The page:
Microsoft’s Lap Dogs

I recently nearly canceled my subscription to all my Ziff-Davis publications—and I still may. My disgust with the outrageous favoritism toward Microsoft had been brewing for months. I read news reports and reviews no one short of Microsoft’s flagship PR firm, Waggener Edstrom, could be spinning. Editors, rather than doing their jobs, were printing the gospel according to marketers holed up in a Redmond, Wash. closet.

The final straw was a July PC Computing article titled, “Office 97 vs. The World”. There contributors Leslie Ayers, Peter Deegan, Lee Hudspeth, T.J. Lee, Woody Leonhard, and Eileen Wharmby explained why Microsoft’s newest rendition of its productivity suite replaced virtually all other business programs. 

Some of their claims: Office’s Outlook e-mail client is a better choice than Lotus cc:Mail 7 or Qualcomm Eudora Pro 3.02; Office and Microsoft fax are good enough for most people to forgo Symantec Winfax Pro 8.01; Office’s Web publishing features are better than Claris Home Page 2.0, Netscape Communicator 4.01 or even Microsoft’s own FrontPage 97; Office’s Outlook desktop information manager bests Lotus Organizer 97 or Starfish Software Sidekick 97; Office produces better newsletters than Adobe PageMaker 6.5 or even Microsoft Publisher 97; Office’s flowcharting is equal to Visio Corp. Visio Professional and better than Micrografx FlowCharter 7.0 or Corel CorelFlow 3.0; the Office photo editor surpasses Adobe Photoshop 4.0 or Jasc Paint Shop Pro 4.12.

Office lost some of the categories, such as scanning which went to Xerox PagisPro 97, but all the categories it won are outrageous. I’ve tested all these products and would dispute every claim. Worse, the reviewers biased the outcome by ignoring clearly superior products in their test.

My experience is more in line with Windows magazine, which recently pulled Office 97 and Outlook 97 (but not Excel 97) from its coveted Win 100 list. I, too, caught up in the product’s bells and whistles, quickly endorsed Office 97. Real-world testing jaded me: the more I used Office, the less I liked it. I now use Lotus SmartSuite 97 and would handily recommend Corel WordPerfect Suite 8.0.

Microsoft is a tribute to the power of marketing, the ability to crush opponents with ruthless tactics. Any OEM will quietly admit to the pressure Redmond’s wonder company can apply when looking for outlets to preload Microsoft products.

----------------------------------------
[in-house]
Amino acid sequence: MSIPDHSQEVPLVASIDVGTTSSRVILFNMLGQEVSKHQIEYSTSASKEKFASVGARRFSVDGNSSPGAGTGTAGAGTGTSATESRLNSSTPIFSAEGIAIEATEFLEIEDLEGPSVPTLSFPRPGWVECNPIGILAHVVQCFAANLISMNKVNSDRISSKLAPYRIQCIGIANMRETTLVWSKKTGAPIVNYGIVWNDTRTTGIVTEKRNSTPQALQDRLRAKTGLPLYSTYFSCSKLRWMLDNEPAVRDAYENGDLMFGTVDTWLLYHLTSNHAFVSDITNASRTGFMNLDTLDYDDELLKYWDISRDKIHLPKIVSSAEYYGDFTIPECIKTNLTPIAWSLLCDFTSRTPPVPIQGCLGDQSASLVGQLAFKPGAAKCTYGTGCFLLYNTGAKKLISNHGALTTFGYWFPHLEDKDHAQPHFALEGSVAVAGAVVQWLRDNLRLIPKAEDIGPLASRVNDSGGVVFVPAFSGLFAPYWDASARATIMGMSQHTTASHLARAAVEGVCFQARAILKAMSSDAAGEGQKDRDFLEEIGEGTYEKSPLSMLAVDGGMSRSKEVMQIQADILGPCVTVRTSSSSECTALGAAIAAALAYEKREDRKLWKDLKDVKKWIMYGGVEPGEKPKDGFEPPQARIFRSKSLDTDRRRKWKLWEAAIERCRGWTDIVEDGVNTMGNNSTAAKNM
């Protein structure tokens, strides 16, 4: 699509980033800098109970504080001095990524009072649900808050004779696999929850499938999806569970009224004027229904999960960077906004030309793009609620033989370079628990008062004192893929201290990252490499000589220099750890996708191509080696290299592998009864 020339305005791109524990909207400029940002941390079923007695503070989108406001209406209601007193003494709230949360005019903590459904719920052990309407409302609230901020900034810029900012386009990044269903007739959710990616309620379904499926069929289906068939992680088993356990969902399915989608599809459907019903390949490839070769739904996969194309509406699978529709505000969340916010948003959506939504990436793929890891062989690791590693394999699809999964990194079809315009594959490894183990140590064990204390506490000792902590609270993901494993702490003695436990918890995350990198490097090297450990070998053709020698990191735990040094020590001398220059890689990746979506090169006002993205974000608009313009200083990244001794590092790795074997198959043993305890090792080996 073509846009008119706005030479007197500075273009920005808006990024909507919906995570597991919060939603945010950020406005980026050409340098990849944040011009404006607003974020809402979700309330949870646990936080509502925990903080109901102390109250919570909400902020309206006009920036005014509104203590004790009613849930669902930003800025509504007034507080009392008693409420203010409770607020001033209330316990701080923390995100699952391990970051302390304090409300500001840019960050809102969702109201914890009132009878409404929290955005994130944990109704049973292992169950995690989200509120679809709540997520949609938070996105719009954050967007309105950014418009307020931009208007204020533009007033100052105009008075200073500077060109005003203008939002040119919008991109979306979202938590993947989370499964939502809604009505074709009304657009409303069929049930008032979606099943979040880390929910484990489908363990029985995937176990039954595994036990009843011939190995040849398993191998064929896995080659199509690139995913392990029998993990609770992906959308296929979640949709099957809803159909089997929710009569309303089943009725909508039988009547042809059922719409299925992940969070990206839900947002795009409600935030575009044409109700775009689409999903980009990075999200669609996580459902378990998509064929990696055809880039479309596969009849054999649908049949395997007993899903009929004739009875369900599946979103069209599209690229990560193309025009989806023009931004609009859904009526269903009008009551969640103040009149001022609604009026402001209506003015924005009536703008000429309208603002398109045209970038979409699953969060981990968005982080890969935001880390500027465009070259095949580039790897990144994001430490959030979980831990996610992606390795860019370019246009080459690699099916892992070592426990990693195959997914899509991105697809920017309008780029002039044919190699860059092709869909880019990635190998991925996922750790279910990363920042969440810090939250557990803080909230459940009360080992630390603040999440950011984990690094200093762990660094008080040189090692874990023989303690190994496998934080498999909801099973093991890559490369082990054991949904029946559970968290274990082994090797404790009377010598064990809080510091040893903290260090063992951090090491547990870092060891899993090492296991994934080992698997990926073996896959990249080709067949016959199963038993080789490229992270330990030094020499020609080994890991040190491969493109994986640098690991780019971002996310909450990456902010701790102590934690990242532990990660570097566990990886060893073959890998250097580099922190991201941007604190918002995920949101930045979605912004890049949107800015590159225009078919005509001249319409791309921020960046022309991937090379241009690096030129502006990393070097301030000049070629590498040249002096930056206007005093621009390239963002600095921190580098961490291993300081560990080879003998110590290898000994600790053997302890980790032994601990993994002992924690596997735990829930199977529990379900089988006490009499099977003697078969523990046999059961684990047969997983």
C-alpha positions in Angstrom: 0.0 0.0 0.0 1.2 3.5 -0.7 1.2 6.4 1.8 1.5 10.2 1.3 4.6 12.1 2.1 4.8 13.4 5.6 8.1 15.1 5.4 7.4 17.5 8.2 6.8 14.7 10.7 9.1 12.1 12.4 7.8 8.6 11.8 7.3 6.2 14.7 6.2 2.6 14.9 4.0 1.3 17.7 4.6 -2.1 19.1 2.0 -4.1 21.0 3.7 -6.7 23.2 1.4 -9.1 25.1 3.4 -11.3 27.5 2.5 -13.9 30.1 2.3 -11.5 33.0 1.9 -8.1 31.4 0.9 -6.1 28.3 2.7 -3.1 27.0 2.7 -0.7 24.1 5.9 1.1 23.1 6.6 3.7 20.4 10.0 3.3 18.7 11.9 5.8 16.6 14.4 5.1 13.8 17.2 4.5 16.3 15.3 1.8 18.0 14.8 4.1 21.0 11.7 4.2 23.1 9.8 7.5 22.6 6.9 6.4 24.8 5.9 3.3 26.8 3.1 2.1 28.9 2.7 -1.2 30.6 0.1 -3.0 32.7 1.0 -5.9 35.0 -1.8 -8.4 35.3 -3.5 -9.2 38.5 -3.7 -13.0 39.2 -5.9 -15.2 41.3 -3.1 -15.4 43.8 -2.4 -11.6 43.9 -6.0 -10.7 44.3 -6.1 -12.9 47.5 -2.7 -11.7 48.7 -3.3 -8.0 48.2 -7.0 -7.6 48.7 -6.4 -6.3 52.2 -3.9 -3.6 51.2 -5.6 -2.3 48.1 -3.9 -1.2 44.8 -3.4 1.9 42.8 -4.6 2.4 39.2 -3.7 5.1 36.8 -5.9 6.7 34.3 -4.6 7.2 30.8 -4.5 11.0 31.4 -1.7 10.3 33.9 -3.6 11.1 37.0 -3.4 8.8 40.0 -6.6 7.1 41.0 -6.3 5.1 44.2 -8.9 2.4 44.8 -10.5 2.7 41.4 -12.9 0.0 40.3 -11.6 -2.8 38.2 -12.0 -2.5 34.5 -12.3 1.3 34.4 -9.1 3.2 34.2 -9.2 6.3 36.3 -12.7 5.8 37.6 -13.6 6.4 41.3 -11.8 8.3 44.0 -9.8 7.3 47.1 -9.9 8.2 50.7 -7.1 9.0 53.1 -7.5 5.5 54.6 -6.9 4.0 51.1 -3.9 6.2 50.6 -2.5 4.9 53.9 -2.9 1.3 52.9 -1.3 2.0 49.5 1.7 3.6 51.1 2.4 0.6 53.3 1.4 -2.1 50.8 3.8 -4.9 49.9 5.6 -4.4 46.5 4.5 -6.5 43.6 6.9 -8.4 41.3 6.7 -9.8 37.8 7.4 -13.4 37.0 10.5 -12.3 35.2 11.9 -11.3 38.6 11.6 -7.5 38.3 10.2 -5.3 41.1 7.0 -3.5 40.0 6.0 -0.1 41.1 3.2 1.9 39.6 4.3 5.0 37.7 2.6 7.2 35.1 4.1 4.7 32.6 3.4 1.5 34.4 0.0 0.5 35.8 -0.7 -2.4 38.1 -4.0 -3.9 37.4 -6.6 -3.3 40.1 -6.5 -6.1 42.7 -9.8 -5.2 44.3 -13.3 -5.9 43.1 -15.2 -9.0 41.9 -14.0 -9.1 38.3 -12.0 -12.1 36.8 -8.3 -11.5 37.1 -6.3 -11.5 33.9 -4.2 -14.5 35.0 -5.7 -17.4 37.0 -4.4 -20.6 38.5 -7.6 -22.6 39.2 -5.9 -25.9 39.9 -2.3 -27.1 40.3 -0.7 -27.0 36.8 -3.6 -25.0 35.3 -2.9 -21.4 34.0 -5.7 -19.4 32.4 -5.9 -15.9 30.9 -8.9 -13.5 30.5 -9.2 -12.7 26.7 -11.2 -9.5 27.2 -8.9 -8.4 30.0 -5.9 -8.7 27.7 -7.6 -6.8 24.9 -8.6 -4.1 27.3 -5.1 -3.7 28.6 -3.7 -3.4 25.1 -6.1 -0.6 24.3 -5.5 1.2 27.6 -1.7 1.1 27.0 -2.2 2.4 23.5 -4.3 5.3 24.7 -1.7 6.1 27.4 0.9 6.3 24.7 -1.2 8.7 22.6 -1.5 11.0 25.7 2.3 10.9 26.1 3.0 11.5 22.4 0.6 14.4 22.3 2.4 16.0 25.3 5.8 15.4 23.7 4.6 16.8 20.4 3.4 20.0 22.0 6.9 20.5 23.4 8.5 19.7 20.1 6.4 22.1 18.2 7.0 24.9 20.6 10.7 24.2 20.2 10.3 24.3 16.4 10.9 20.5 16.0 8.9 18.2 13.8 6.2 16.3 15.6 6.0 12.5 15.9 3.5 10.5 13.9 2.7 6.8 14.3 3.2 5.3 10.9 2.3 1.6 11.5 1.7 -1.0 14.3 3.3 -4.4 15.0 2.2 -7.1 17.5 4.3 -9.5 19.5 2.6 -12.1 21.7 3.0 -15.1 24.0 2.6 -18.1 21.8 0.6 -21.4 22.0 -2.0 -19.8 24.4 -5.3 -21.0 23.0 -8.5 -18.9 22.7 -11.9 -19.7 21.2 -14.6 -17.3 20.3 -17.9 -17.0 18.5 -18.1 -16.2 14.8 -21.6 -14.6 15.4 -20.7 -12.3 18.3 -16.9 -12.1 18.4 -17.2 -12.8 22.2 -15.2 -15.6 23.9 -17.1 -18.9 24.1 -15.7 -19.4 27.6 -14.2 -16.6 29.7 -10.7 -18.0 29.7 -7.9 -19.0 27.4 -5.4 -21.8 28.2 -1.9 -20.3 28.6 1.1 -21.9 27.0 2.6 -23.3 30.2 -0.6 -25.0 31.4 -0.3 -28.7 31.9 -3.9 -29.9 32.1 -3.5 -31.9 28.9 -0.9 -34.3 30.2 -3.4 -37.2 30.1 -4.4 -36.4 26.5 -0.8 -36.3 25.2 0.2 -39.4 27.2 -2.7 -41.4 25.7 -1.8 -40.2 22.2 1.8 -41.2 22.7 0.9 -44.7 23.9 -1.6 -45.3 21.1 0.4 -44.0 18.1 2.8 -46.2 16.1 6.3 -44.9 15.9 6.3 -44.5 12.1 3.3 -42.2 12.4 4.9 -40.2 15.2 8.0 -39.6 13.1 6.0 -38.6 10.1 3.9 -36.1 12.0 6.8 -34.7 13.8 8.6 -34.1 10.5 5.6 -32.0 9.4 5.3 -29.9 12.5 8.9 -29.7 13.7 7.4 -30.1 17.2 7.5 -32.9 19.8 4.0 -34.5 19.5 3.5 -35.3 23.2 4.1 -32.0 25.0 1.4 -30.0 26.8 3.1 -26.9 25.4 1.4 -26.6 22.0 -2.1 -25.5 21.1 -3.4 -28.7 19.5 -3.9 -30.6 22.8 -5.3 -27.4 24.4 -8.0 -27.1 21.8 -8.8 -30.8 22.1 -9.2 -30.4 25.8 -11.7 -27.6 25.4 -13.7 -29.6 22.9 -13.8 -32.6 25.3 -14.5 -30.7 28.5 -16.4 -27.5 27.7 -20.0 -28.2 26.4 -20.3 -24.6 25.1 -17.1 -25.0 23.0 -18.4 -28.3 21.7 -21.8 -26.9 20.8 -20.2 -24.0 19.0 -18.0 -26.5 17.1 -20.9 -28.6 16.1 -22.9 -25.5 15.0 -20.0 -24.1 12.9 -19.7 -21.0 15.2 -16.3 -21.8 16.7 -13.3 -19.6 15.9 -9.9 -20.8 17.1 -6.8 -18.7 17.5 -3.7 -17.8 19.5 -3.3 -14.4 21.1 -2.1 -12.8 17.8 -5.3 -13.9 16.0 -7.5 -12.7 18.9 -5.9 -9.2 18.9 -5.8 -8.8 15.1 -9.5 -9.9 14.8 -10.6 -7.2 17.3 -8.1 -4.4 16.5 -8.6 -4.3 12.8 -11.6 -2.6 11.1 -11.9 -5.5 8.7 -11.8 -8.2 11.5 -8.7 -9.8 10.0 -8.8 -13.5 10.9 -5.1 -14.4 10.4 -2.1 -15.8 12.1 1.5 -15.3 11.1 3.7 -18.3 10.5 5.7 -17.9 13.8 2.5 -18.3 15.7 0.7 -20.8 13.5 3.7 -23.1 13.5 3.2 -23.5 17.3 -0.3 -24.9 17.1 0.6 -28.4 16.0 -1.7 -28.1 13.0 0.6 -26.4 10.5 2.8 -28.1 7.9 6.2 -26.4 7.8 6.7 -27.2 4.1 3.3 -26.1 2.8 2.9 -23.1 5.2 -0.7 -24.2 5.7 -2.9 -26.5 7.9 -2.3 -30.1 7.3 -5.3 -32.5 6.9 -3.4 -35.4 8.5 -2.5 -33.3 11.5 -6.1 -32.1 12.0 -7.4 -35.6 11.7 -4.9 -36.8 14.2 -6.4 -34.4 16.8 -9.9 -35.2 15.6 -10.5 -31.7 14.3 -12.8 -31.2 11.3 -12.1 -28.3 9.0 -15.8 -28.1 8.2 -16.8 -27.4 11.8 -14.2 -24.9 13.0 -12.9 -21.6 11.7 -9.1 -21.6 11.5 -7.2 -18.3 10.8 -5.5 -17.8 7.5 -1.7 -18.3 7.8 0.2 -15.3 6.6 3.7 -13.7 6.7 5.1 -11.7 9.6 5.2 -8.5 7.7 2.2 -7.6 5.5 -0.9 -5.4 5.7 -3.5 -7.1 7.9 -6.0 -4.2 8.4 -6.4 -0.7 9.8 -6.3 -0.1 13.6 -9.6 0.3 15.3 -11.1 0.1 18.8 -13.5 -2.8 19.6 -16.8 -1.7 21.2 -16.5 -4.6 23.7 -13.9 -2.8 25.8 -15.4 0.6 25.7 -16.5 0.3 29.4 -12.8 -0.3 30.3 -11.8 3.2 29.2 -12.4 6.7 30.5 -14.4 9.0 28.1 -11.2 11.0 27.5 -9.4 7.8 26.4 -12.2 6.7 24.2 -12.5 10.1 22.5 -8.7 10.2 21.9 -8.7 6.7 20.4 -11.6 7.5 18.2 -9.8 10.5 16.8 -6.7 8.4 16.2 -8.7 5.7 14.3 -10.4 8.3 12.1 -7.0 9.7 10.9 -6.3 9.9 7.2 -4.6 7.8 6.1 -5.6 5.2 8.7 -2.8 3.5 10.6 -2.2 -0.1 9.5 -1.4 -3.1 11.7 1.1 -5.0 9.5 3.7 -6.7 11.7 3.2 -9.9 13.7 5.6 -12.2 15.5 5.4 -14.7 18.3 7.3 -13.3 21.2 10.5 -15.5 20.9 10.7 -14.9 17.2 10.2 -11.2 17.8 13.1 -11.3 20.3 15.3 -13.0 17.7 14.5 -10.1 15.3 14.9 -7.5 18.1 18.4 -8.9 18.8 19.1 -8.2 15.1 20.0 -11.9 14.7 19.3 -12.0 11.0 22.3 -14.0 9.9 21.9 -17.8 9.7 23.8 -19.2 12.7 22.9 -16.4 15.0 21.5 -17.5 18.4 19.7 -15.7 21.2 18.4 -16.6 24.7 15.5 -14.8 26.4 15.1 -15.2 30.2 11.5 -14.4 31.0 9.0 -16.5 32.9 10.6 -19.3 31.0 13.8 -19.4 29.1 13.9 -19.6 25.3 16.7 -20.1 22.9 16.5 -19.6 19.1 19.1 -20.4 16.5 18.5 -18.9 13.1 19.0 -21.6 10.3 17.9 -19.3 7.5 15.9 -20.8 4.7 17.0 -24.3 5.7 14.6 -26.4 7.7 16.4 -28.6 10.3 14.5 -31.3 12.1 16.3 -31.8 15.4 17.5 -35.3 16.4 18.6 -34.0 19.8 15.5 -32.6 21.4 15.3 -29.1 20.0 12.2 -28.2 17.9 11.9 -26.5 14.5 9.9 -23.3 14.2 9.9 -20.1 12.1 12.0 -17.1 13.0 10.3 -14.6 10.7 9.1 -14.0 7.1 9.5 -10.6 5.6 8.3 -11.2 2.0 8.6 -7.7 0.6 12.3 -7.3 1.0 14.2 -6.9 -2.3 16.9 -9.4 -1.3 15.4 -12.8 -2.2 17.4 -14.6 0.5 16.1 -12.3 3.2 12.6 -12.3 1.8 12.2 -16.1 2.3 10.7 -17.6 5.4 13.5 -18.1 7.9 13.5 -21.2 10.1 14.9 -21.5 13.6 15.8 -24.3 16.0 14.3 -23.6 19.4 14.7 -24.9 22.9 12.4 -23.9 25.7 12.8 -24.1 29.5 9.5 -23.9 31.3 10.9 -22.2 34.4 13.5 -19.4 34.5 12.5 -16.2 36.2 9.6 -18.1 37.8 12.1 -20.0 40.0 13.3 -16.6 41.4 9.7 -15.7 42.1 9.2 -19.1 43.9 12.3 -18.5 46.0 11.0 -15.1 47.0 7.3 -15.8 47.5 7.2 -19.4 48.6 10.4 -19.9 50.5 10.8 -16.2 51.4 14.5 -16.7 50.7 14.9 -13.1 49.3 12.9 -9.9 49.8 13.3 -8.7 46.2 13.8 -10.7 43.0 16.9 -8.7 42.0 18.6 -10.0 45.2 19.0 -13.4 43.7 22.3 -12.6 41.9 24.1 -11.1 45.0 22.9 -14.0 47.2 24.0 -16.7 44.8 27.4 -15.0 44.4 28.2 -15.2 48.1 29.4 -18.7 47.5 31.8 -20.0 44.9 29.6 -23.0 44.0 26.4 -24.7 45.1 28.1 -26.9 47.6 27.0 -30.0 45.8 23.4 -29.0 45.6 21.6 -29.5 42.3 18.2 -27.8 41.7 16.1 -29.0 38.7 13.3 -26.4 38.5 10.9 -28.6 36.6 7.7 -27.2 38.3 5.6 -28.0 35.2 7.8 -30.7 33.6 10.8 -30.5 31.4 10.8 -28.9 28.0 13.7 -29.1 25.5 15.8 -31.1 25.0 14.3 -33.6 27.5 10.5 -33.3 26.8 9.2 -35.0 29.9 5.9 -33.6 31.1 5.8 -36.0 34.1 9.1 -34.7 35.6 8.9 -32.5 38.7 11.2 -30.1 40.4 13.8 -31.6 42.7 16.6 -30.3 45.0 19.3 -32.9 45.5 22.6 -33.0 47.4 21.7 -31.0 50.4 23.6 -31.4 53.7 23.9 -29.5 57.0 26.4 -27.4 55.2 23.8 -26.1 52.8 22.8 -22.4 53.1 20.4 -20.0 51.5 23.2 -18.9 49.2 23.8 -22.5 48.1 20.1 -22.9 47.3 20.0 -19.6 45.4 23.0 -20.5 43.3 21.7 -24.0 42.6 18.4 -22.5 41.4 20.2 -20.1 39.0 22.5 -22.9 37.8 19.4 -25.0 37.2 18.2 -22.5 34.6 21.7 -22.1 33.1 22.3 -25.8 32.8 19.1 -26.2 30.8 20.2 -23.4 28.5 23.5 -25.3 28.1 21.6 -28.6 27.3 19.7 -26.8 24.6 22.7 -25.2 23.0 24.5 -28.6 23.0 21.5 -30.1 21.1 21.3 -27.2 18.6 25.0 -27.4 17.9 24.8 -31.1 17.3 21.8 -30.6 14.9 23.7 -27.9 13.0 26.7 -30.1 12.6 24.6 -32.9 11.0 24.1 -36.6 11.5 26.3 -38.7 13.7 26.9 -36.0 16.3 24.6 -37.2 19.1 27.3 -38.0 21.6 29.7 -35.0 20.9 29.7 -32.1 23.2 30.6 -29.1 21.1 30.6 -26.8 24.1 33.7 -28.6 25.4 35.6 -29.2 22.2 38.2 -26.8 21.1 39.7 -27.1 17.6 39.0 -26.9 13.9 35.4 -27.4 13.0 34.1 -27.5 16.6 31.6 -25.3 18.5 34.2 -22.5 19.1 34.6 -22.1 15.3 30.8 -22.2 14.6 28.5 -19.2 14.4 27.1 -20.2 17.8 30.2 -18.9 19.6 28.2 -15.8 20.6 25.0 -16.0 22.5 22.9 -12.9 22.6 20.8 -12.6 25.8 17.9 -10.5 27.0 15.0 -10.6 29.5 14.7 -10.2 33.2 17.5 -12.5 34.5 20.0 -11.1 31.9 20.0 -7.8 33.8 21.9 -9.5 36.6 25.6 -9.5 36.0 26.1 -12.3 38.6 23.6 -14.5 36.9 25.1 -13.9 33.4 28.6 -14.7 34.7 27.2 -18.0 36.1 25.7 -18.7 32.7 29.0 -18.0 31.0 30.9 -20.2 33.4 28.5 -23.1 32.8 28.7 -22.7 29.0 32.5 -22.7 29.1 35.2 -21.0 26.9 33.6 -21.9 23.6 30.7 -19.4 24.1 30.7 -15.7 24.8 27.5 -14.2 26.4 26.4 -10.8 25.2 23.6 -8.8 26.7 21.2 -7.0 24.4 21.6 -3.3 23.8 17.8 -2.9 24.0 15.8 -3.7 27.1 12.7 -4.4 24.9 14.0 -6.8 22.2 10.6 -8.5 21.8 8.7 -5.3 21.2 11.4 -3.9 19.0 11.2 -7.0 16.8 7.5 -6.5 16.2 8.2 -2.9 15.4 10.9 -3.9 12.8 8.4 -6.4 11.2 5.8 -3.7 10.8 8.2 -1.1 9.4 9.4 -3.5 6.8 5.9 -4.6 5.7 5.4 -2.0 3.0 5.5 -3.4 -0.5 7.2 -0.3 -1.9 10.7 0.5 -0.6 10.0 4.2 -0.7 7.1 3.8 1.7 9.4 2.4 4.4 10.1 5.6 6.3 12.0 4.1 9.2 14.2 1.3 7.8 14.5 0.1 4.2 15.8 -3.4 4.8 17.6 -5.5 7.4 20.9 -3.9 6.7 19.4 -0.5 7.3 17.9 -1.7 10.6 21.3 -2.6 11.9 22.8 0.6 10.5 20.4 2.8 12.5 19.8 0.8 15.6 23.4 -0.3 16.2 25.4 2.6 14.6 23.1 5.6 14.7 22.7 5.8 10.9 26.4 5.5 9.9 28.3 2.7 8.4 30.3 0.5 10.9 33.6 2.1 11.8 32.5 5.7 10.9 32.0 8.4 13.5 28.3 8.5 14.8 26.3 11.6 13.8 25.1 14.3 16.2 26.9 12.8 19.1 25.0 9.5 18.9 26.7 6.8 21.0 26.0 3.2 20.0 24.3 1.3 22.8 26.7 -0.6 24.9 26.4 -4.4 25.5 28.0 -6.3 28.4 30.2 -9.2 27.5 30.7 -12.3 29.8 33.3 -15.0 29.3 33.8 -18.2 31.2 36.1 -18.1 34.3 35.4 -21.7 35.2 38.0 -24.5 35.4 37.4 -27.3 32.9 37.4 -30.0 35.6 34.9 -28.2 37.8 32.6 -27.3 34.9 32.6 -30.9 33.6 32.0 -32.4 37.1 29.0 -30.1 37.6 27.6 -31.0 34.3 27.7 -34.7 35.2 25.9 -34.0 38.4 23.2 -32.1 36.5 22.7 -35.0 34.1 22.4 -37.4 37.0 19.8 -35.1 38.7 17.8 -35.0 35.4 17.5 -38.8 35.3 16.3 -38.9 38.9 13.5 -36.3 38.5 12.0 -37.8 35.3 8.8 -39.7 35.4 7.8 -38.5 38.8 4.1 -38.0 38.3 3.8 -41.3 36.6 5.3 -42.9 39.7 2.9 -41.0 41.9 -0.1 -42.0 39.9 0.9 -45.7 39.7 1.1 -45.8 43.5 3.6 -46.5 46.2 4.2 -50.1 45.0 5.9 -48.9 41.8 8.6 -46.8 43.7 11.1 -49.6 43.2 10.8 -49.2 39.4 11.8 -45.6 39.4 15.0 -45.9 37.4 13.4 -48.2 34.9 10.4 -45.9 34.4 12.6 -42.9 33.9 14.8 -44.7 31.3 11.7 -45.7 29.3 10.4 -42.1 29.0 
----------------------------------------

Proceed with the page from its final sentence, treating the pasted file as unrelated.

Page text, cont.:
I know bitter OS/2 users who fault the operating system’s demise on IBM’s lousy marketing. This, I agree, is true, but to a degree. Microsoft’s notorious licensing arrangement, where OEMs paid for DOS/Windows on every machine whether Windows was preloaded or not, may be more the reason. Who would be stupid enough to pay a second OS licensing fee on already tight margins?

IBM, for all its faults, advanced technology. Microsoft continues to hold the industry hostage by milking every last cent out of the DOS/Windows platform. If Big Blue operated like Microsoft, we all would be using personal AS/400s running VMS and toting 25 lb. ThinkPads.

At one time, the operating system and CPU running it were fairly matched, but today Intel and it’s competitor chips are generations ahead of Microsoft’s feeble Windows platform. Now, Ziff-Davis writers would chain us to Office, too.

Today, we stand at the crossroads of computing, no less important than the personal computer’s challenge—David facing Goliath—of the IBM-dominated mainframe market. Java, the network PC, the collision of television and the Internet hold the promise of more open standards where no company stifles innovation to market code ancient in dog years.

But computer magazines didn’t proliferate 20 years ago to evangelize the status quo. Microsoft employs good marketers to sing its product’s praises. Responsible publications should evaluate technology critically, not promote products wholesale. For this, I fault Ziff-Davis and laud CMP, which in Windows had enough guts to courageously pan Microsoft’s bread-and-butter product. After all, Office accounts for something like 60 percent or more of the company’s profits.

As for you, Ziff-Davis, I changed my mind. The cancellation slip for my five subscriptions is in the mail.

Photo Credit: Stephen Bowler

Editors Note: On July 28, 2017, this post was recovered, using Wayback Machine, from a snapshot of my first website, at strangely called: “Blue Sky, Business, and the Maine Outback”. What was I thinking?